Sri Lanka on Saturday warned India of possible repercussions over Kashmir after it voted for a US resolution in Geneva on rights abuses during its war on the Tamil Tigers.
Government spokesman Lakshman Yapa Abeywardena said some countries or groups might use the vote on Sri Lanka as precedence to bring a similar resolution on India over the Kashmir dispute, Xinhua reported.
Sri Lanka was, however, mindful that India acted as a result of immense pressure from Tamil political parties, Abeywardena, the acting media minister, told a public meeting.
Much to the disappointment of Colombo, India was among 24 countries which voted in support of the US sponsored resolution on Sri Lanka at the UN Human Rights Council (UNHRC) on Thursday.
Fifteen countries voted against and eight abstained.
President Mahinda Rajapaksa has warned that countries which voted for the resolution would have to worry about consequences of terrorism.
Lankapage.com quoted Rajapaksa as saying that "no external forces will be allowed to threaten the country’s sovereignty".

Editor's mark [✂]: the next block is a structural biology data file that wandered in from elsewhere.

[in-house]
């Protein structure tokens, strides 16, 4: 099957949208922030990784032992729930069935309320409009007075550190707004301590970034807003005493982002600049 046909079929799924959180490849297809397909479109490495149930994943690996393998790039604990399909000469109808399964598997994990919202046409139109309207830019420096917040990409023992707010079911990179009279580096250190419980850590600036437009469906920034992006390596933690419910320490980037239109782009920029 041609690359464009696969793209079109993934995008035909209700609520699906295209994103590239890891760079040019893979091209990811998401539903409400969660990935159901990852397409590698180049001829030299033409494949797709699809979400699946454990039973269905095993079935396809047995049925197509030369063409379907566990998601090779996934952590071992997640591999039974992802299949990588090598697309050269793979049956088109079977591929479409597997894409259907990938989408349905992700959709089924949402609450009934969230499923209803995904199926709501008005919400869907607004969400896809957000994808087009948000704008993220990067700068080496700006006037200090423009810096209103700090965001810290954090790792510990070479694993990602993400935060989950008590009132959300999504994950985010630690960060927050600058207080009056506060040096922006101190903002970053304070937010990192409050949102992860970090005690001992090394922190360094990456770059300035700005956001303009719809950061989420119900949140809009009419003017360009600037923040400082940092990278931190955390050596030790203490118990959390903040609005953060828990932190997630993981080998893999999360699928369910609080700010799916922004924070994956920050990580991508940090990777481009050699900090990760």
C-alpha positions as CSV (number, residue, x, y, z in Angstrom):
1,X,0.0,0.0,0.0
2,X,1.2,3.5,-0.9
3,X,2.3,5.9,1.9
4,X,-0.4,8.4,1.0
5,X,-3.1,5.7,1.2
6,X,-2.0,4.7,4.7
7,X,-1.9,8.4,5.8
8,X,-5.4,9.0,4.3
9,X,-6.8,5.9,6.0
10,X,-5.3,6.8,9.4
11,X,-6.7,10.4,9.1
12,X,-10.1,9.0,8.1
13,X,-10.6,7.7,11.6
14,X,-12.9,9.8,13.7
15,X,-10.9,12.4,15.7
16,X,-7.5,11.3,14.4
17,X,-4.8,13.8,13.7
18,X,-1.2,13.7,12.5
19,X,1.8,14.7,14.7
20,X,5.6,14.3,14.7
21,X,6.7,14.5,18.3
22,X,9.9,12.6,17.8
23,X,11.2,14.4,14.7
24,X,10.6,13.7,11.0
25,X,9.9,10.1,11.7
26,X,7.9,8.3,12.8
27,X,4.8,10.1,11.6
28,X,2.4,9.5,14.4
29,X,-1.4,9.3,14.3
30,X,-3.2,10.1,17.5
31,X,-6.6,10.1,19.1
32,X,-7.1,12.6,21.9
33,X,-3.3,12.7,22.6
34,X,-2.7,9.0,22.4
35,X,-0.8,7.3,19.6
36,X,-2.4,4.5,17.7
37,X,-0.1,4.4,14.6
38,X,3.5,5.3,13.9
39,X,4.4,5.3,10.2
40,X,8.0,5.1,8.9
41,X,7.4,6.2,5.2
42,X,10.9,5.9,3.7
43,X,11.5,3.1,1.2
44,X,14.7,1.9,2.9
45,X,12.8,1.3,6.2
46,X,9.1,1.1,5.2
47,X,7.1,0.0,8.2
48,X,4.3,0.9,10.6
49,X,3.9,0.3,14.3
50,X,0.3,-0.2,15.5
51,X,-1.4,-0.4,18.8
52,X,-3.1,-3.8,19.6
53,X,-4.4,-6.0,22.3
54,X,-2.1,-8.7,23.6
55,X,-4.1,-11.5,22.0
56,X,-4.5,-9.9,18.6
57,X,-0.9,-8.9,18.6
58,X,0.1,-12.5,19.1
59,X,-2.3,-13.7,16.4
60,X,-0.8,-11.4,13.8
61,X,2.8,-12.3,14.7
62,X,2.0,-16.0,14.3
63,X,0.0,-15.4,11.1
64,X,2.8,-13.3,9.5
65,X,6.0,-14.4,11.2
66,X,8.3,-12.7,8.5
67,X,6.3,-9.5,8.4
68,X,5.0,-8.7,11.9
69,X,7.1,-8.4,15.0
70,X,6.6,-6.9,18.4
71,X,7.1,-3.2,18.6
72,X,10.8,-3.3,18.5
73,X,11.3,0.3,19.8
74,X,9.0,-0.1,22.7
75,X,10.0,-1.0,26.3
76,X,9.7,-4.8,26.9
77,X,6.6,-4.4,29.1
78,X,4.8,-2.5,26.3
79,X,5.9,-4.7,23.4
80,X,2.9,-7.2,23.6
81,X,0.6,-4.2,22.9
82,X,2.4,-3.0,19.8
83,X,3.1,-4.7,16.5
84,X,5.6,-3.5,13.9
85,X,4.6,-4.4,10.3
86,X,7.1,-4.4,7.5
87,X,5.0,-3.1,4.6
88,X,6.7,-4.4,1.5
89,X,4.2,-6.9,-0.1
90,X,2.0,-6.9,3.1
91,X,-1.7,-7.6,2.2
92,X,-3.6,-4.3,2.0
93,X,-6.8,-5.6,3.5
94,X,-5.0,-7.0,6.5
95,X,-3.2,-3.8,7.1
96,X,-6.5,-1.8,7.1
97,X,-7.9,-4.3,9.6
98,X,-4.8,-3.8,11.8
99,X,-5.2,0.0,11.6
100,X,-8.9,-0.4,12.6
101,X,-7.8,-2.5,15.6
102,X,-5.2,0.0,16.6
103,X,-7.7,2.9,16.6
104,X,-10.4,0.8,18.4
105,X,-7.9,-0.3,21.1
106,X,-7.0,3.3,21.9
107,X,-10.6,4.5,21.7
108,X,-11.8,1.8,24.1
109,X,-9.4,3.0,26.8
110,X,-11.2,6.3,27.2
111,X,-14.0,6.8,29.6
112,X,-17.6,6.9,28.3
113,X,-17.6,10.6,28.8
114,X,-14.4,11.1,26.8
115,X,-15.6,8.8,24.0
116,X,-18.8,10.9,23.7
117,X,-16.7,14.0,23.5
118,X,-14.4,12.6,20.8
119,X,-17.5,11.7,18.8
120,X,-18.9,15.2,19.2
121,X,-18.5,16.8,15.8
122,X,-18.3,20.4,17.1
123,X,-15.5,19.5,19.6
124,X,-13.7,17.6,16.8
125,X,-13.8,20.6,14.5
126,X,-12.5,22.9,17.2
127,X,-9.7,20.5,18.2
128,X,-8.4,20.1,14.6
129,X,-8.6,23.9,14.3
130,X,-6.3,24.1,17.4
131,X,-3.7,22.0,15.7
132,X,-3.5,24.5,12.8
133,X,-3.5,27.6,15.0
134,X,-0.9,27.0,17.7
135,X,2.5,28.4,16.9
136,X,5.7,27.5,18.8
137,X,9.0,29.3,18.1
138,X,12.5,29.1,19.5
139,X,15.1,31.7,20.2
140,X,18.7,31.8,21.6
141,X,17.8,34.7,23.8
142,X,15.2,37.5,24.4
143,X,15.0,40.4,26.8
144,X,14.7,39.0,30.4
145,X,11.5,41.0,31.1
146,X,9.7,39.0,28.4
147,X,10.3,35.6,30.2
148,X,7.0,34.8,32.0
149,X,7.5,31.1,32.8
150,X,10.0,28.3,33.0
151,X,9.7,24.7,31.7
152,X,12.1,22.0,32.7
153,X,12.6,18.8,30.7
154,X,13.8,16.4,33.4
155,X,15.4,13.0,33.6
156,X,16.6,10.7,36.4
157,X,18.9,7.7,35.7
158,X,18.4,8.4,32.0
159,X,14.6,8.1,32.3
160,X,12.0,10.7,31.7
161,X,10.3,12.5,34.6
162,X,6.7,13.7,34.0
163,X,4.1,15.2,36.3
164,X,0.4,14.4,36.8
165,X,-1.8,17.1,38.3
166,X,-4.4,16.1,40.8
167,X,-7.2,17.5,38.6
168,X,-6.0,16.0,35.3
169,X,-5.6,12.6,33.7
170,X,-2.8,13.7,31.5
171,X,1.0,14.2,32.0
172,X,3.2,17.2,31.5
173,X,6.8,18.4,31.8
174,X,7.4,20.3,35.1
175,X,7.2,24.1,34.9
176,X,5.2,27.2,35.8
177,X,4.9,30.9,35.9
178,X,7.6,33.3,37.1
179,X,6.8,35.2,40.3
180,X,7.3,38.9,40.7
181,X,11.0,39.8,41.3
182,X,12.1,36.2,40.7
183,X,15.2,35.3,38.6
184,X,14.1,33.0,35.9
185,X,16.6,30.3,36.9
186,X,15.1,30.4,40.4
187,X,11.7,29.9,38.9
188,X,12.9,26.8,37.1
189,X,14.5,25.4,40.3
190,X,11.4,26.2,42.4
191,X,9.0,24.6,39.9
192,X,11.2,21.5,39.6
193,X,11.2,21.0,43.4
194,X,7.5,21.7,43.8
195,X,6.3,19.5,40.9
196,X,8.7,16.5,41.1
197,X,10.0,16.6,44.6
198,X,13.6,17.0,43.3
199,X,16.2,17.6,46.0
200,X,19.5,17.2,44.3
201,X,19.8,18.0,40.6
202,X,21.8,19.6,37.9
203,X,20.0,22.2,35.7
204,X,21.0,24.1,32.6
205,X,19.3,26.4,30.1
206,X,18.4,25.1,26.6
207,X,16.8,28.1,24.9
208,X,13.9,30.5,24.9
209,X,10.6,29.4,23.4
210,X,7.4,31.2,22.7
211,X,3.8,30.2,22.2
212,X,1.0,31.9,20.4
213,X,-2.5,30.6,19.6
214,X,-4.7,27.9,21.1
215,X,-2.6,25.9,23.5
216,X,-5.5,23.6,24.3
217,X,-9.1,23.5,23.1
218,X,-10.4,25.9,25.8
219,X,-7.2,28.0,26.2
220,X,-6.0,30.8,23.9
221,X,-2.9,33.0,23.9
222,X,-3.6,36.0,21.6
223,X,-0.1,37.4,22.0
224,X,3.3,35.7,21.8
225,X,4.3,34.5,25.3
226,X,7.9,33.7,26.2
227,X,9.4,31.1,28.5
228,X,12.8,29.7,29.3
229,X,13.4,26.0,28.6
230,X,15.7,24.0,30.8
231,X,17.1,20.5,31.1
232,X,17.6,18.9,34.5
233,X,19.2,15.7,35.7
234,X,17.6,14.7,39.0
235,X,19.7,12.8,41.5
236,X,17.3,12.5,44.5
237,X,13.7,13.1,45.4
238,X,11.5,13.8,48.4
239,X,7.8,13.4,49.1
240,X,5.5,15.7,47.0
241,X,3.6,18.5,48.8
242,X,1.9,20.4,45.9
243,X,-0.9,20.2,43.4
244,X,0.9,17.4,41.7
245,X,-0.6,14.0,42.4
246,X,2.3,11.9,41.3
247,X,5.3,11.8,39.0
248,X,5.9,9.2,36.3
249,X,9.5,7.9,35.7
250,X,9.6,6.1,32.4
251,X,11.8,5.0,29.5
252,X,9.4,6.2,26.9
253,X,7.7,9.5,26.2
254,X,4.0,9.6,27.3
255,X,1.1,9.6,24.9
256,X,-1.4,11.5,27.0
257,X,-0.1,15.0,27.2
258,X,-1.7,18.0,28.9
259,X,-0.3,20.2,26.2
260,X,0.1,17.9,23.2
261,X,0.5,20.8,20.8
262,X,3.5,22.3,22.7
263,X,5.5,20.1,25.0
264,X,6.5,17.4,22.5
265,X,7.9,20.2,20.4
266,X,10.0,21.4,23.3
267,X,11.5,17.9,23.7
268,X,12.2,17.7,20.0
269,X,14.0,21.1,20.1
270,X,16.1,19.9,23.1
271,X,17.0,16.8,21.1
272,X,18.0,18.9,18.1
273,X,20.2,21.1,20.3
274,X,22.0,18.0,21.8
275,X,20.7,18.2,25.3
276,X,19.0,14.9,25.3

Speaking on Friday, he vowed to continue his government’s development and reconciliation programmes in the island’s northeastern region that was the former war zone.
He asked people not to fall "prey to conspirators, opportunists and traitors".
The President commended the 15 countries which voted against "the anti-Lanka resolution for their support" and the eight nations which abstained in the 47-member UNHRC.
Countries which voted against Sri Lanka would have to be concerned about consequences, he was quoted as saying.
But Minister Maithreepala Sirisena pointed out that the resolution was passed with the amendments added by India to safeguard Sri Lanka from "the interferences of UN bodies".
These amendments ensured that no intrusions can be imposed without the consent of the government, he added.
India forced the US to amend its resolution to safeguard Sri Lanka from international intrusions by adding a clause that said the UNHRC can provide advice and technical assistance "in consultation with, and with the concurrence of, the government of Sri Lanka".
Sri Lanka has mainly downplayed India’s support to the resolution, saying New Delhi gave in to pressures from its coalition partners in Tamil Nadu who have been traditionally ranged against Colombo.
Another minister, Dullas Alahapperuma, urged the Sri Lankan public not to hate India for supporting the resolution.
Although India had gone the extra mile to make the resolution less "intrusive", New Delhi’s siding with the West against an ally which stands by India in every platform "is seen as a betrayal", he said.